Few interventions have been shown to increase quit rates among young smokers. Branstetter et al (2009) examined psychosocial characteristics and smoking histories of 5,892 teenage smokers who participated in the American Lung Association’s Not On Tobacco (NOT) cessation programme. It was found those who did less well or even increased smoking following the programme were those who were heavier smokers at the start, more addicted and more likely to have parents, siblings and peers who smoked. This reinforces the message that prevention is important, and that teenagers need to be equipped with the ability to avoid smoking the first cigarette.
Smoking cessation programmes trialled with teenagers are wide ranging and can be complex. Mermelstein’s (2003) literature review described eight theoretical frameworks within 66 studies. Six approaches are listed in Box 3. Many people involved with smoking cessation will be familiar with the stages of change or transtheoretical model (TTM), which has six stages (Box 4).
A recent Cochrane review (Grimshaw and Stanton, 2010) of trials of smoking cessation in adolescence also acknowledged the complexity of many smoking cessation approaches, which combine components from various theoretical backgrounds. They indicated that most used some form of motivational enhancement combined with psychological support such as cognitive behavioural therapy (CBT) and some were tailored to the stages of change found in the TTM. The authors drew attention to the definition of cessation adopted by some trials, such as “one day or more”. These definitions must be challenged when considering young people’s episodic smoking patterns, which might involve, for example, smoking only at weekends. This goes some way to explaining why some reviewers deem trials to have positive outcomes, and others have a different interpretation of their claims.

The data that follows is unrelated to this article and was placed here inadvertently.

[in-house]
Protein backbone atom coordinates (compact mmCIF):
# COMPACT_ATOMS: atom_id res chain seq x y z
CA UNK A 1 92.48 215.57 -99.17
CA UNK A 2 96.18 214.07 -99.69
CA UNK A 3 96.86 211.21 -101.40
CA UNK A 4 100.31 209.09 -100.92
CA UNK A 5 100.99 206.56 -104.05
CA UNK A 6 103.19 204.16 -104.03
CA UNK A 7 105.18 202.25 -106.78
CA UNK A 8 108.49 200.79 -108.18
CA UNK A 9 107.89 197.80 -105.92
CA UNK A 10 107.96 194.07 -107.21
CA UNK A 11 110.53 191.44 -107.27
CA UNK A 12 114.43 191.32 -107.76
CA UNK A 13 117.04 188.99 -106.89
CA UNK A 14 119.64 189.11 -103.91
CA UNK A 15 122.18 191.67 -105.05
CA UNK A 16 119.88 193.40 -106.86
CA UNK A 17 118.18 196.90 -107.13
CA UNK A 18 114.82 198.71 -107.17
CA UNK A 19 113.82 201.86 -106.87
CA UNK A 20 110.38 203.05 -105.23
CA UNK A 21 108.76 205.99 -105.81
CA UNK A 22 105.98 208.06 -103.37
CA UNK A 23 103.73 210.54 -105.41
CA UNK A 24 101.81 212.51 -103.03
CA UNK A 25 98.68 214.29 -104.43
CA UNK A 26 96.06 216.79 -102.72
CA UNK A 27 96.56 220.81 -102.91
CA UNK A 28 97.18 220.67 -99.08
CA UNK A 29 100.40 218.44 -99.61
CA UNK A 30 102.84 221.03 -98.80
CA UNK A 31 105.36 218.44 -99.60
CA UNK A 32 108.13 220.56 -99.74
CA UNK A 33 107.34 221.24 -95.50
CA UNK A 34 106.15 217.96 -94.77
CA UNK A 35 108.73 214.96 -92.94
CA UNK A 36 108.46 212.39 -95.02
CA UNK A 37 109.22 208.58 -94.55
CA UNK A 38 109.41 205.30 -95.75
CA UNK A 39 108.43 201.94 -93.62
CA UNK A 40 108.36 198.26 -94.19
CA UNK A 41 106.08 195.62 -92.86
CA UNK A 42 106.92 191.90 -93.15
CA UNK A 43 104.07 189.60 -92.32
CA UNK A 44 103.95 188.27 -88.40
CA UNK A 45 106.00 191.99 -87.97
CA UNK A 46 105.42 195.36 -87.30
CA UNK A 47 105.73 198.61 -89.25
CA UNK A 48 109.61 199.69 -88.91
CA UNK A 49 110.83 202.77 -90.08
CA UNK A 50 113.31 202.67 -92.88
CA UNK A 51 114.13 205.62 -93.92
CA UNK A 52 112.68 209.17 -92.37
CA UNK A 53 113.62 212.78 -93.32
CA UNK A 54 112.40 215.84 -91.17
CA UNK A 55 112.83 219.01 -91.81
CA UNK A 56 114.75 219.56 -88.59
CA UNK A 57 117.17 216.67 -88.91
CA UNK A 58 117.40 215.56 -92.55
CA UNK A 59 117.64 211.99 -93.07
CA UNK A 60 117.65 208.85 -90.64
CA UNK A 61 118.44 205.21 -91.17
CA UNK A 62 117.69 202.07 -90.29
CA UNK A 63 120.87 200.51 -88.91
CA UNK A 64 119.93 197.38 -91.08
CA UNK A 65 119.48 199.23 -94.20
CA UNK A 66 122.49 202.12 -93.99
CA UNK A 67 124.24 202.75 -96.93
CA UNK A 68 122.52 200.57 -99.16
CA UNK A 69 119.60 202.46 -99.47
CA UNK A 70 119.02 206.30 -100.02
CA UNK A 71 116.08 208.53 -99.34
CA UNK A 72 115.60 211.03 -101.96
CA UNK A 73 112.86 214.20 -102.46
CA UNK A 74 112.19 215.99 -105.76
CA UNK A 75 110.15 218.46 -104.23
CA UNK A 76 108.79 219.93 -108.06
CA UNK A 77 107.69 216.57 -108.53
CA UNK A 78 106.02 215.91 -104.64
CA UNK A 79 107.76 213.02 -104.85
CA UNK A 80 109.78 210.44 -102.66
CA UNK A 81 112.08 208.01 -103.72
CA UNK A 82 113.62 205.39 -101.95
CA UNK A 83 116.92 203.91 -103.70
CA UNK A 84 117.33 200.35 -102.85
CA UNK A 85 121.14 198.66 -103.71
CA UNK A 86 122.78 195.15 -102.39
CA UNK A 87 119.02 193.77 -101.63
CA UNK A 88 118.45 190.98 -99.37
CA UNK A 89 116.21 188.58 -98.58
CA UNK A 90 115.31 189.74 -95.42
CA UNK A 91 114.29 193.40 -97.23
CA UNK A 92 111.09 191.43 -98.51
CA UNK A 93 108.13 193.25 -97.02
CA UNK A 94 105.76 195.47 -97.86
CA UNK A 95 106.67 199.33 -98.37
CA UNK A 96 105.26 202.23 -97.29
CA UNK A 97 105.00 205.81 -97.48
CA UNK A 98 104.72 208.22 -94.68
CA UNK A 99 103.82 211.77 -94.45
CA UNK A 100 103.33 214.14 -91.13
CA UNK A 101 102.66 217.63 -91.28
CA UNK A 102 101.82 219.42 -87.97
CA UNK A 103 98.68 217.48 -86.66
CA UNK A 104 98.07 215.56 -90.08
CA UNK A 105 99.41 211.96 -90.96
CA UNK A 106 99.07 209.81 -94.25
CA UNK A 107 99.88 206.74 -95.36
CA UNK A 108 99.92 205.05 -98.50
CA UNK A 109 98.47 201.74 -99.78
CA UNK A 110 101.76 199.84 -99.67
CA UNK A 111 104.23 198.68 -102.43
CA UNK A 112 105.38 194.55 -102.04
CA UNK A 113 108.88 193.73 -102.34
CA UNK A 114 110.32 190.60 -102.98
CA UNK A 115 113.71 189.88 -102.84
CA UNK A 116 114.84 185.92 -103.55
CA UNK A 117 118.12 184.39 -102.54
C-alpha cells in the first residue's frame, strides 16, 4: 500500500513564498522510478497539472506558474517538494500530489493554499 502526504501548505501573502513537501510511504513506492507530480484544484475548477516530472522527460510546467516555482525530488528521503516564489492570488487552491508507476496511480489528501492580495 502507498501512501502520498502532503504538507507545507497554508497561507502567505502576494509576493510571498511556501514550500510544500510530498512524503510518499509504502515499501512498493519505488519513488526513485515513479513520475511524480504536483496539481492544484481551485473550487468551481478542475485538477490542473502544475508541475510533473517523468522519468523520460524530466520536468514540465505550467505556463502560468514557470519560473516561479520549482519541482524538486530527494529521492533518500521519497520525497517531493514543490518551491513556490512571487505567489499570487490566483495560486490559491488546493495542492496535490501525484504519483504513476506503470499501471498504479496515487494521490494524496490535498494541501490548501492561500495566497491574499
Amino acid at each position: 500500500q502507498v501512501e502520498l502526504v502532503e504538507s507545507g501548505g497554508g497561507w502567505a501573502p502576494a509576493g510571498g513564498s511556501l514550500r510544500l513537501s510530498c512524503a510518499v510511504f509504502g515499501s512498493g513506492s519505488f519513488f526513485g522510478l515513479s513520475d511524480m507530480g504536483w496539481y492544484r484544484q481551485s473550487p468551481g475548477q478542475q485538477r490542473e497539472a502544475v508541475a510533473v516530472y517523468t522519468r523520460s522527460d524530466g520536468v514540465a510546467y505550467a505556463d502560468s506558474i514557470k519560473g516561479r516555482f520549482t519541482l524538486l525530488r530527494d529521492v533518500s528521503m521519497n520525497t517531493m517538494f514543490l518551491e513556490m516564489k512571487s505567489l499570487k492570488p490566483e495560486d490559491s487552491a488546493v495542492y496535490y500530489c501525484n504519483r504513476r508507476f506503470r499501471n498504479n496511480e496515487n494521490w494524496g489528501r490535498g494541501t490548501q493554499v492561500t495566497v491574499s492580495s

The authors concluded there is not yet sufficient evidence to recommend widespread implementation of any one model. Trials of nicotine replacement products or bupropion did not give statistically significant effects.
In some respects, Grimshaw and Stanton’s (2010) conclusion is similar to that of Mermelstein (2003). The review found that interventions with positive outcomes were complex and designed to respond to the many issues that characterise young persons’ smoking. Complex interventions often contain components requiring one-to-one (or one-to-few) input.
Similarly, Mermelstein indicated it is vital to understand that considerable changes occur throughout the adolescent years and this has implications for whether we can ever have a one-size-fits-all intervention for all of the teen years.
Adolescence is a process that is profoundly influenced by peer pressure. Approaches designed for adults are less successful for younger people, and further research is urgently needed.
NICE (2006) recommends that nurses advise everyone who smokes to stop, and to refer them to an intensive support service. The smoking status of those who are not ready to stop should be recorded and reviewed with the individual once a year. This remains one of the most cost-effective and potentially rewarding things that health professionals can do.